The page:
before 31.07.2011; as the Supreme Court had directed the CBI to examine only
material and most essential witnesses the CBI had examined only 226 witnesses
giving up 440 witnesses during the course of trial; the directions issued by the
Supreme Court are binding; subsequently when bail was granted, the accused in
the CBI cases gave an undertaking before the Supreme Court that they would
continue to co-operate with the trial; the counsel for the petitioners herein
had also stated that the accused would strictly adhere to the time schedule
fixed by the trial Court; on an application filed by the ED, seeking
clarification of the order in Crl.A. Nos.2068 to 2072 of 2010 dated 26.10.2010
(order cancelling the bail of accused including the petitioners herein), the
Supreme Court, by its order dated 10.12.2012, had clarified that the High Court
could take up the application filed by the Enforcement Directorate for
designating any one of the  Courts as the designated Court to try offences under
PMLA; except issuing the said clarification, no other directions were issued by
the Supreme Court; there is no reference to the directions issued earlier on
26.10.2010 in the later order passed by the Supreme Court on 10.12.2012; the
directions issued by the Supreme Court, in its order dated 26.10.2010, have not
been disturbed or modified in the subsequent order passed on 10.12.2012; the
petitioners have, therefore, no locus-standi to initiate the present
proceedings; the E.D. has so far not presented the complaint to prosecute the
accused under the provisions of PMLA and, as such, the present proceedings are
pre-mature.
On the other hand Sri D. Prakash Reddy, Learned Senior Counsel, would submit
that the contention of the CBI, that any order passed in these Writ Petitions in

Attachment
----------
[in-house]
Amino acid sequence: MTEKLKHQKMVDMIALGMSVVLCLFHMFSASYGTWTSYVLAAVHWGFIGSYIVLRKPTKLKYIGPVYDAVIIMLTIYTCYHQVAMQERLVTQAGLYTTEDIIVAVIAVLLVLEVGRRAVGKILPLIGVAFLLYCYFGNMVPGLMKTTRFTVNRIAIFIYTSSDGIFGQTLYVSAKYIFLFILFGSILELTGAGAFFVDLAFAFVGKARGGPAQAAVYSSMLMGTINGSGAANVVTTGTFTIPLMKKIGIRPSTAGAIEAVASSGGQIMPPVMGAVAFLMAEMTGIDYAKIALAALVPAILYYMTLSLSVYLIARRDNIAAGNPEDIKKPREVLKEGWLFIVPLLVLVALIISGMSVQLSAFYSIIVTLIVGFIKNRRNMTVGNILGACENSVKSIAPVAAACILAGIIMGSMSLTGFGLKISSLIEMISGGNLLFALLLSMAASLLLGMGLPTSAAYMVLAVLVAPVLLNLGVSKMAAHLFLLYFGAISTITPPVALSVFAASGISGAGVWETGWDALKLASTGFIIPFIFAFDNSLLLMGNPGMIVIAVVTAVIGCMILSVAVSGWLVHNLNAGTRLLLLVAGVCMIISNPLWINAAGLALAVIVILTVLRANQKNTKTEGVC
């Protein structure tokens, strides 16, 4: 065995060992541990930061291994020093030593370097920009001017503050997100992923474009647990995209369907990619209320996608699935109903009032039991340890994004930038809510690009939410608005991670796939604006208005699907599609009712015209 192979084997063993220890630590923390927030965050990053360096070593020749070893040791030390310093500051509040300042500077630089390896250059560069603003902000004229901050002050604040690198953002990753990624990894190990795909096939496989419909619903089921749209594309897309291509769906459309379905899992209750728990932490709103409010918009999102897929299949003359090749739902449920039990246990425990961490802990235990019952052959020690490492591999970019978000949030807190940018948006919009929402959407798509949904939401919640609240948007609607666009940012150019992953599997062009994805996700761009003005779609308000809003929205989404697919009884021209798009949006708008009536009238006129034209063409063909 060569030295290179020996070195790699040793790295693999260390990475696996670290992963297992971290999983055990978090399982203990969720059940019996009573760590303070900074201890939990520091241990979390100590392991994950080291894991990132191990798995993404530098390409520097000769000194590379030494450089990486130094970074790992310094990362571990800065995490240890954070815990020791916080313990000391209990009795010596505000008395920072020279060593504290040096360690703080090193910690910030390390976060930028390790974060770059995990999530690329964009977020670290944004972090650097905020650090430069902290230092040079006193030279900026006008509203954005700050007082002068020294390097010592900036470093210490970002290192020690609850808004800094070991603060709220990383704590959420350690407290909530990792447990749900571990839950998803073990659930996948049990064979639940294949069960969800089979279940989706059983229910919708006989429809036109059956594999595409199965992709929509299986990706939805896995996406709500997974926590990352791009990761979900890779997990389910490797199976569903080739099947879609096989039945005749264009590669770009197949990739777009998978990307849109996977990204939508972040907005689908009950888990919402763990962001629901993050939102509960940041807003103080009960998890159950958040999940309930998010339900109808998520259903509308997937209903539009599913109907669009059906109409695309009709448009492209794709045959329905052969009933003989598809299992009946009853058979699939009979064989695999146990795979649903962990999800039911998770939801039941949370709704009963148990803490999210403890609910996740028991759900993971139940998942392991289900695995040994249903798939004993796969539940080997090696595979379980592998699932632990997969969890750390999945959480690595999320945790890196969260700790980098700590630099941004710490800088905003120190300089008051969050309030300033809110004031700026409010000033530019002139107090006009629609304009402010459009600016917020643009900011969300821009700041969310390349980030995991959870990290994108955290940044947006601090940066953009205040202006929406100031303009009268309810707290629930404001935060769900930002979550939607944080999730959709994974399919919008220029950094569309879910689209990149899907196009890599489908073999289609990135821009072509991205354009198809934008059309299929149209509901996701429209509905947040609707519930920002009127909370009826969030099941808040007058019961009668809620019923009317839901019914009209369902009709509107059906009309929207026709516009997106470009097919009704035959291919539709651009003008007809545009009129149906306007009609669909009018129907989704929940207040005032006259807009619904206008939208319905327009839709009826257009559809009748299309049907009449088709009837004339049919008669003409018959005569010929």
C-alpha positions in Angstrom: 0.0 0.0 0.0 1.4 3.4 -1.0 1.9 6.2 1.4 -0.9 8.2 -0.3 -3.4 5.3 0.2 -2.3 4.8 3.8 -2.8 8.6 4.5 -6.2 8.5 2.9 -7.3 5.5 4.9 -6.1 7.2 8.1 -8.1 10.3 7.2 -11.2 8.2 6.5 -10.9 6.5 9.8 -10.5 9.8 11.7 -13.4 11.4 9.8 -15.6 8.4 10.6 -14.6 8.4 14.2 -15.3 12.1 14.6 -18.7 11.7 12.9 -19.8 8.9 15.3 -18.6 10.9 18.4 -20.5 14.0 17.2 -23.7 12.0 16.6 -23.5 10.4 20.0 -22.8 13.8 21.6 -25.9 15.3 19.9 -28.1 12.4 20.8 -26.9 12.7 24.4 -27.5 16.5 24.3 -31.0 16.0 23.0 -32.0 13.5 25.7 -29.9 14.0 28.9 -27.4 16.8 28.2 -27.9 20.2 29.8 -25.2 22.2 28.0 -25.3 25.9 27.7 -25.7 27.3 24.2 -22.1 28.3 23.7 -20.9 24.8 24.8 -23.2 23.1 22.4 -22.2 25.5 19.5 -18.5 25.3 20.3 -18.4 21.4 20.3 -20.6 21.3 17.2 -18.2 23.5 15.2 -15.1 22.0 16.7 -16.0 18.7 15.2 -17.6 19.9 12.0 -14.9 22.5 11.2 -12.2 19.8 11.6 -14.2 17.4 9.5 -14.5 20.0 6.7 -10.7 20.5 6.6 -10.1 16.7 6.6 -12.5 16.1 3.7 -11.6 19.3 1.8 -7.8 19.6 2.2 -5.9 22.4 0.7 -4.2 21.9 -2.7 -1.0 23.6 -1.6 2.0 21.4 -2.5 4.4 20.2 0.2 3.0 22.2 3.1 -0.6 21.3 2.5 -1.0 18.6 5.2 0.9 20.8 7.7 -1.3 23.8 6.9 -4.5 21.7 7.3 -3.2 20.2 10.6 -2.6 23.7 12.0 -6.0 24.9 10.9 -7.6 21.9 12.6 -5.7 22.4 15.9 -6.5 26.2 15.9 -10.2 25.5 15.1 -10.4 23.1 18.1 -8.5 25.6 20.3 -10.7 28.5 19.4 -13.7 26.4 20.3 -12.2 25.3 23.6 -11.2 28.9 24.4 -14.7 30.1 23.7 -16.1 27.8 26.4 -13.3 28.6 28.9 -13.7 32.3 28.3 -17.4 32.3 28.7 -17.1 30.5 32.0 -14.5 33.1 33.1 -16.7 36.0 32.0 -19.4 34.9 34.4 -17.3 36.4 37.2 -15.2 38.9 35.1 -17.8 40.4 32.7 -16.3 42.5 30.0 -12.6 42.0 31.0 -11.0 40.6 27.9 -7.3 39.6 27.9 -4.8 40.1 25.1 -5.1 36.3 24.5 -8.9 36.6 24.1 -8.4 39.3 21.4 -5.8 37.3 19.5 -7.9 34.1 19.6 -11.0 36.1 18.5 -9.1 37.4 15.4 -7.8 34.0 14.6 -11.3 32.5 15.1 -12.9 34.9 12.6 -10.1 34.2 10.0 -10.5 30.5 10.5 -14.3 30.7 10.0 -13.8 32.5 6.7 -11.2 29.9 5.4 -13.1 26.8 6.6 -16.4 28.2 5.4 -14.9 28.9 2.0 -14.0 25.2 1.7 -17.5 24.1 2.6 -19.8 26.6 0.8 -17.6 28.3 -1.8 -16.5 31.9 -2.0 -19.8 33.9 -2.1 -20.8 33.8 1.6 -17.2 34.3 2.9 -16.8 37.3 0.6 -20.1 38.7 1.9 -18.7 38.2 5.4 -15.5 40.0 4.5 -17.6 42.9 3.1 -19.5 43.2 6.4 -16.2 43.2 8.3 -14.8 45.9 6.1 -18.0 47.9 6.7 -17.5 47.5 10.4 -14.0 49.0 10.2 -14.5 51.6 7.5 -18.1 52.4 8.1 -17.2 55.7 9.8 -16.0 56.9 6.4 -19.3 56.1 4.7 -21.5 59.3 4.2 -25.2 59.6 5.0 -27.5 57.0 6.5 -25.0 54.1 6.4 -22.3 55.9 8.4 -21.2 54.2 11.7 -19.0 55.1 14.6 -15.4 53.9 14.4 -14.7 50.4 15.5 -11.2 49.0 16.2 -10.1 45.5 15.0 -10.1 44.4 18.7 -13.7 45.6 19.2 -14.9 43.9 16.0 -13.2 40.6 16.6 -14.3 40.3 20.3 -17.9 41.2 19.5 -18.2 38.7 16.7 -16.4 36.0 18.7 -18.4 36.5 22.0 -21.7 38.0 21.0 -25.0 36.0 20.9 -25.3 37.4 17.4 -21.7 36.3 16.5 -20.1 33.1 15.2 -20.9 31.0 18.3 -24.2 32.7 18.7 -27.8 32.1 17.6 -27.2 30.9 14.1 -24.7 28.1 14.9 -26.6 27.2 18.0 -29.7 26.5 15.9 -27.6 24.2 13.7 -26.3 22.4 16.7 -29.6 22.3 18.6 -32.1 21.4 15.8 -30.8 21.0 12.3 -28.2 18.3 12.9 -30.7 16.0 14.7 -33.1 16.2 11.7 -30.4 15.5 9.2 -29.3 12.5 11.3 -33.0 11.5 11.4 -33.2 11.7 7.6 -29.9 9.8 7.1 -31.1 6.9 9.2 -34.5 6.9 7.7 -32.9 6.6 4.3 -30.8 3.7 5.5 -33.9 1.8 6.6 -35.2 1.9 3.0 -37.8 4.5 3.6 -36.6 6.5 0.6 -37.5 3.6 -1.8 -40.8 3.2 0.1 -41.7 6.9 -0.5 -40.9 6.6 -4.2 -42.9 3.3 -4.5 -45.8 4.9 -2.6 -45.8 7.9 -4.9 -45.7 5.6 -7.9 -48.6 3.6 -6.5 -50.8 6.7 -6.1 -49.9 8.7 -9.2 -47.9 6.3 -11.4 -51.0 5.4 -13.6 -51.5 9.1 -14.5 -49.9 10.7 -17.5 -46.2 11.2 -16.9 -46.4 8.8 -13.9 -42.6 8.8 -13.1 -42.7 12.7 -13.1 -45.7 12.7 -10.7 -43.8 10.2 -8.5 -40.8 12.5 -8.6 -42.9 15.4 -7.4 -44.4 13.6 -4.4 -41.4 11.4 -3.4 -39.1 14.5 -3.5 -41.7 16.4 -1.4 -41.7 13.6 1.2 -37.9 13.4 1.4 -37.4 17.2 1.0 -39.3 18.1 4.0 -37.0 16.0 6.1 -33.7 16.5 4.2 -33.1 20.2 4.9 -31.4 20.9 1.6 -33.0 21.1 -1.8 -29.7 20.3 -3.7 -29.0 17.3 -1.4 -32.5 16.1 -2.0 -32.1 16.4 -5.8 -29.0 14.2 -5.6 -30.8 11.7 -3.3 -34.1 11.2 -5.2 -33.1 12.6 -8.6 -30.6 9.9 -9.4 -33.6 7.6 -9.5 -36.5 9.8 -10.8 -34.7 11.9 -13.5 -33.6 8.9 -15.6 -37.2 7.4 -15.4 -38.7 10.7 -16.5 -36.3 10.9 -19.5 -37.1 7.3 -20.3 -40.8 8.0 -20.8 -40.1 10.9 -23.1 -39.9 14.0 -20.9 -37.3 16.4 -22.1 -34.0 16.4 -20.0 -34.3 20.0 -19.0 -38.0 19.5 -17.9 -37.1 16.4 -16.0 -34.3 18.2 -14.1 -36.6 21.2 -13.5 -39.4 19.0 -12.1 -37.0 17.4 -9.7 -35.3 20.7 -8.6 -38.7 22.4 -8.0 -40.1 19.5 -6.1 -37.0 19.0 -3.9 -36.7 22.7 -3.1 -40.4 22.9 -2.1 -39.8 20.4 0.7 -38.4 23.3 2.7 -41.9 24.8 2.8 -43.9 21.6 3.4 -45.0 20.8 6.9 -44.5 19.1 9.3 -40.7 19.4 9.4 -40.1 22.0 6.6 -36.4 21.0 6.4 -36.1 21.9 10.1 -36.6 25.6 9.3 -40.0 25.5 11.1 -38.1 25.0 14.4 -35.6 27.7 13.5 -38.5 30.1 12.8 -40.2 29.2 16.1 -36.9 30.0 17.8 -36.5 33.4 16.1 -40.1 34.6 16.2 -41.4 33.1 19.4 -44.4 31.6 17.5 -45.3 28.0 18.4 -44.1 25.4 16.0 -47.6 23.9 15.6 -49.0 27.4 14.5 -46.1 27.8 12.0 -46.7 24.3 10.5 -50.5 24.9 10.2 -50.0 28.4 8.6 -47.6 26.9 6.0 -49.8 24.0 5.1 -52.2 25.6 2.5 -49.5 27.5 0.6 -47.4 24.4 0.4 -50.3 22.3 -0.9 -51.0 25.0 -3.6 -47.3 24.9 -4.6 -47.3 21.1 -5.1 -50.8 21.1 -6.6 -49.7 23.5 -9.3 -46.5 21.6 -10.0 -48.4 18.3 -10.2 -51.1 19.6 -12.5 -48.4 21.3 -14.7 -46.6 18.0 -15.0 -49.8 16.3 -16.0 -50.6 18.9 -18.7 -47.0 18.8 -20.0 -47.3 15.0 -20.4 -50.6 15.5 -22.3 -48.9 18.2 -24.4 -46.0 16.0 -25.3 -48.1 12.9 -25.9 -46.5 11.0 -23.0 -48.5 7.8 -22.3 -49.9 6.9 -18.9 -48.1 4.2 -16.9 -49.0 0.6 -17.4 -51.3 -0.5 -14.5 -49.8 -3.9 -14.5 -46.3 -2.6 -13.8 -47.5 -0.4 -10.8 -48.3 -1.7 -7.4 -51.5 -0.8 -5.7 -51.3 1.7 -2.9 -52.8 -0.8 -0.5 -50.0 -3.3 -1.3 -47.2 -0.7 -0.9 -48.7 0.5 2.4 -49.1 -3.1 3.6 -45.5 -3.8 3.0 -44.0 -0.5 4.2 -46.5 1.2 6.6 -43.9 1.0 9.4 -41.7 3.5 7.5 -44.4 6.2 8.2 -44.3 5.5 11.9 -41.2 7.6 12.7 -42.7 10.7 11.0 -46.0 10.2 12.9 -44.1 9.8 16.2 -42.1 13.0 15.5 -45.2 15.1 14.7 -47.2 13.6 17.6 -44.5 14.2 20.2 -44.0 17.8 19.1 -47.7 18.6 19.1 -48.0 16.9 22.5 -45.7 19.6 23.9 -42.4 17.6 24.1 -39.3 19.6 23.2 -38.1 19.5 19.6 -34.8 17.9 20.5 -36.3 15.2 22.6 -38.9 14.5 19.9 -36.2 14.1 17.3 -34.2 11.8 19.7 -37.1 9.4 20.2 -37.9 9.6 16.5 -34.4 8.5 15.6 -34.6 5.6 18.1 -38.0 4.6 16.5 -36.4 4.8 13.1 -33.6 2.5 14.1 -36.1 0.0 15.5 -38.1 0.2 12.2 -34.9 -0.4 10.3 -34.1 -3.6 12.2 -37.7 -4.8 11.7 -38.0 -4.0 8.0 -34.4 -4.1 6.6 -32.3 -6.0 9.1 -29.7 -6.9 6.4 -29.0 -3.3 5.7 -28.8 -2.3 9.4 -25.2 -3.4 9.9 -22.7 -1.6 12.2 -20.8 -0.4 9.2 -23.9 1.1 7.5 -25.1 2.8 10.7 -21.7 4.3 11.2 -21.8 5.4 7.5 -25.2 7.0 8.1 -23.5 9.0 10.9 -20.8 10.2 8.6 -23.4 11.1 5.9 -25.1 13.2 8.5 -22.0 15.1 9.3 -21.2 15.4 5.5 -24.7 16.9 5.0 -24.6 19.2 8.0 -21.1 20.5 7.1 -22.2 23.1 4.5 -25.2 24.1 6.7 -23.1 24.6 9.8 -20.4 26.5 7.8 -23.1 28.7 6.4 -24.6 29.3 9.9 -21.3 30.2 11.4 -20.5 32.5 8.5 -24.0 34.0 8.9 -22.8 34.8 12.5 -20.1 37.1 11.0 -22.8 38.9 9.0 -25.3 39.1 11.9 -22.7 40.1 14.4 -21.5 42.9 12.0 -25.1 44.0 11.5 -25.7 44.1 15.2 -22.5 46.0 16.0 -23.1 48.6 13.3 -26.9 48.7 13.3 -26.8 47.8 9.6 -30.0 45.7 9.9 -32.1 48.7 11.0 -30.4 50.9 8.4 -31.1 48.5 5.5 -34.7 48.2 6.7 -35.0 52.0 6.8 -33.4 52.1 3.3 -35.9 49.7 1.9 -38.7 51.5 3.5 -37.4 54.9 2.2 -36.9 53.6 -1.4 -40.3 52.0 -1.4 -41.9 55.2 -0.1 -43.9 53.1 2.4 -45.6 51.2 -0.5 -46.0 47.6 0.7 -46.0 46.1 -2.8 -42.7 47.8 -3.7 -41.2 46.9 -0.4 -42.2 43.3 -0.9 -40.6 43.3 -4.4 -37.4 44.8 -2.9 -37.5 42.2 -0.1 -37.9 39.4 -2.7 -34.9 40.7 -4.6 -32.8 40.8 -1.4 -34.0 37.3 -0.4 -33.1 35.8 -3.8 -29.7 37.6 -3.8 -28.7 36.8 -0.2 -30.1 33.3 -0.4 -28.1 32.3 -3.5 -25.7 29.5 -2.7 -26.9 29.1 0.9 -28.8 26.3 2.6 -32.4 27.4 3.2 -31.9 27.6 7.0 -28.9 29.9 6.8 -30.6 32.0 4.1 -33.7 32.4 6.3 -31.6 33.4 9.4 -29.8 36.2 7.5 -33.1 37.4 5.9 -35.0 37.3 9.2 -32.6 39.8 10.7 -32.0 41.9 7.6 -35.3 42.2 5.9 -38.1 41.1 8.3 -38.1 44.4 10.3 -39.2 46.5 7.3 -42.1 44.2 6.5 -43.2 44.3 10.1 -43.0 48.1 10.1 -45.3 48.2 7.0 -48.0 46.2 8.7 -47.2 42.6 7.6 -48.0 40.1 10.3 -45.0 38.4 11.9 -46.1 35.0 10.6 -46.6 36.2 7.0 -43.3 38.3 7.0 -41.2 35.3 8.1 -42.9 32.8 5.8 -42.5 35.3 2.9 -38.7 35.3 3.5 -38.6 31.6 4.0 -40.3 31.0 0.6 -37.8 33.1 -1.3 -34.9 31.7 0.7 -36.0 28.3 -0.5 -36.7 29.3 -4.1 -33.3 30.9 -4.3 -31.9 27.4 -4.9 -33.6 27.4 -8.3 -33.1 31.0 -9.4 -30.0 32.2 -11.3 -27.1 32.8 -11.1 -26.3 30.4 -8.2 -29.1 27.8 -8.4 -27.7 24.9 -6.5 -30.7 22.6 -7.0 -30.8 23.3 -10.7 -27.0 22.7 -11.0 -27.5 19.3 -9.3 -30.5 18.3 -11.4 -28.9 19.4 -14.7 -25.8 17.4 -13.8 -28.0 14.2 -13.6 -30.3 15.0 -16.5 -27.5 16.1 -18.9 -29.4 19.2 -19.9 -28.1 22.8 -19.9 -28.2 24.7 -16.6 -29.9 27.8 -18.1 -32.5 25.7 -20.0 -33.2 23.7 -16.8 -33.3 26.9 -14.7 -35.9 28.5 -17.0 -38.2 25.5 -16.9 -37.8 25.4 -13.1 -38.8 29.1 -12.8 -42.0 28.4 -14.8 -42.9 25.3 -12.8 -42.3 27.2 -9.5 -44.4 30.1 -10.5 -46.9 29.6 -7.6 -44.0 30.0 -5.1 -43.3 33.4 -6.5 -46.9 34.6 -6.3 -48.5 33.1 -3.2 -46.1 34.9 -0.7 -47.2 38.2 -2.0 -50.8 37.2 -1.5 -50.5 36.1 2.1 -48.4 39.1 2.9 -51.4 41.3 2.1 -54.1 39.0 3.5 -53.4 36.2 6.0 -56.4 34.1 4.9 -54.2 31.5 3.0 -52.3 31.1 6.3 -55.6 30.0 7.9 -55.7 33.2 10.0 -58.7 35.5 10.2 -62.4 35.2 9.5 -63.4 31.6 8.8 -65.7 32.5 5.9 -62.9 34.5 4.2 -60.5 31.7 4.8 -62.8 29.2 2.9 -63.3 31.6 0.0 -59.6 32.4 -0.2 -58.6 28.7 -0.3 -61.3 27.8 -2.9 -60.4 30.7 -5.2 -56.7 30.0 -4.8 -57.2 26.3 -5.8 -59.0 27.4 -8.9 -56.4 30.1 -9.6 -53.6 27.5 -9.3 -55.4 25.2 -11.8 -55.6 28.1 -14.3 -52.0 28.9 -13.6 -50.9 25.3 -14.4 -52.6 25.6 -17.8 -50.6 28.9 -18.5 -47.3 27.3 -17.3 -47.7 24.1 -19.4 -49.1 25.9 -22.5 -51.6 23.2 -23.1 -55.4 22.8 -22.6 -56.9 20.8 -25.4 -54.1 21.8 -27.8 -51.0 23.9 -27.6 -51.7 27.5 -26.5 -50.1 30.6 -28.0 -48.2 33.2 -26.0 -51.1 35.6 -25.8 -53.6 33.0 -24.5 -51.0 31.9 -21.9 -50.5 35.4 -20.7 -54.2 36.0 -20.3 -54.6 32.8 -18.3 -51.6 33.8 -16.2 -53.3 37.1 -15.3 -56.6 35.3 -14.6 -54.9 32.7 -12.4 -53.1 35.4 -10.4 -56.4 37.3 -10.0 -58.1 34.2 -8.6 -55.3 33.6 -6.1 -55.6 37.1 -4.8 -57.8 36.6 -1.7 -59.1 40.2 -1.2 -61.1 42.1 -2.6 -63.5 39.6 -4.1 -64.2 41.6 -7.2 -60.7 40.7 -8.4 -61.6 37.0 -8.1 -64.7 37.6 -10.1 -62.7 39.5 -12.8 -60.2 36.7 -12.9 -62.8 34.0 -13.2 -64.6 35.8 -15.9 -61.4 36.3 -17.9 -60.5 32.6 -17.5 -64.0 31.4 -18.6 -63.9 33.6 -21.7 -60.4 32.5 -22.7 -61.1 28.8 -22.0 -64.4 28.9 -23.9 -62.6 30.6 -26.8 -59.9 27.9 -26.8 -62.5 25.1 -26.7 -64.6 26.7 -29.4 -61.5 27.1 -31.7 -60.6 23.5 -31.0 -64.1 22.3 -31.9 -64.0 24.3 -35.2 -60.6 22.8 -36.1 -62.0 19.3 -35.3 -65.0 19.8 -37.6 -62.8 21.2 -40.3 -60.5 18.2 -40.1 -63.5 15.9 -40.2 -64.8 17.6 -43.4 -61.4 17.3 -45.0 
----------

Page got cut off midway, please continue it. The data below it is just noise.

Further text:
favour of the petitioners would run counter to the order of the Supreme Court
dated 26.10.2010, is not tenable, as the said order was passed at a time when it
was not clear whether the E.D. would file a complaint; the Crl.M.Ps, filed by
the E.D. before the Supreme Court, have given rise to a new cause of action for
filing of the present Writ Petitions; the vigour of the order dated 26-10-2010
was relaxed by the Supreme Court in its subsequent order dated 04.11.2011
whereby the petitioner was granted bail; the order passed subsequently by the
Supreme Court on 10-12-2012, in Crl.M.P. No.11277-11281/2011, drastically
altered the situation as it gave liberty to the E.D. to approach this Court, and
seek appropriate directions for constitution of the Special Court under PMLA;
and this also gave rise to a cause of action to the petitioners to file the
present Writ Petitions.
Learned Senior Counsel would further submit that the petitioners' undertaking,
as referred to in the order of the Supreme Court dated 04-11-2011 granting them
bail, was merely not to examine any of the given up prosecution witnesses as
defence witnesses in the trial pending before the XXI ACMM; the petitioners have
fully co-operated with the trial; they had adhered to the time schedule fixed by
the trial court; however, after the E.D. entered the picture, filed Crl. M.Ps,
and obtained an order from the Supreme Court on 10-12-2012, the situation has
drastically changed; in view of the imminent prejudice that would be caused to
them, the petitioners were constrained to file the present Writ Petition; having
regard to the aforesaid subsequent events, the present Writ Petition is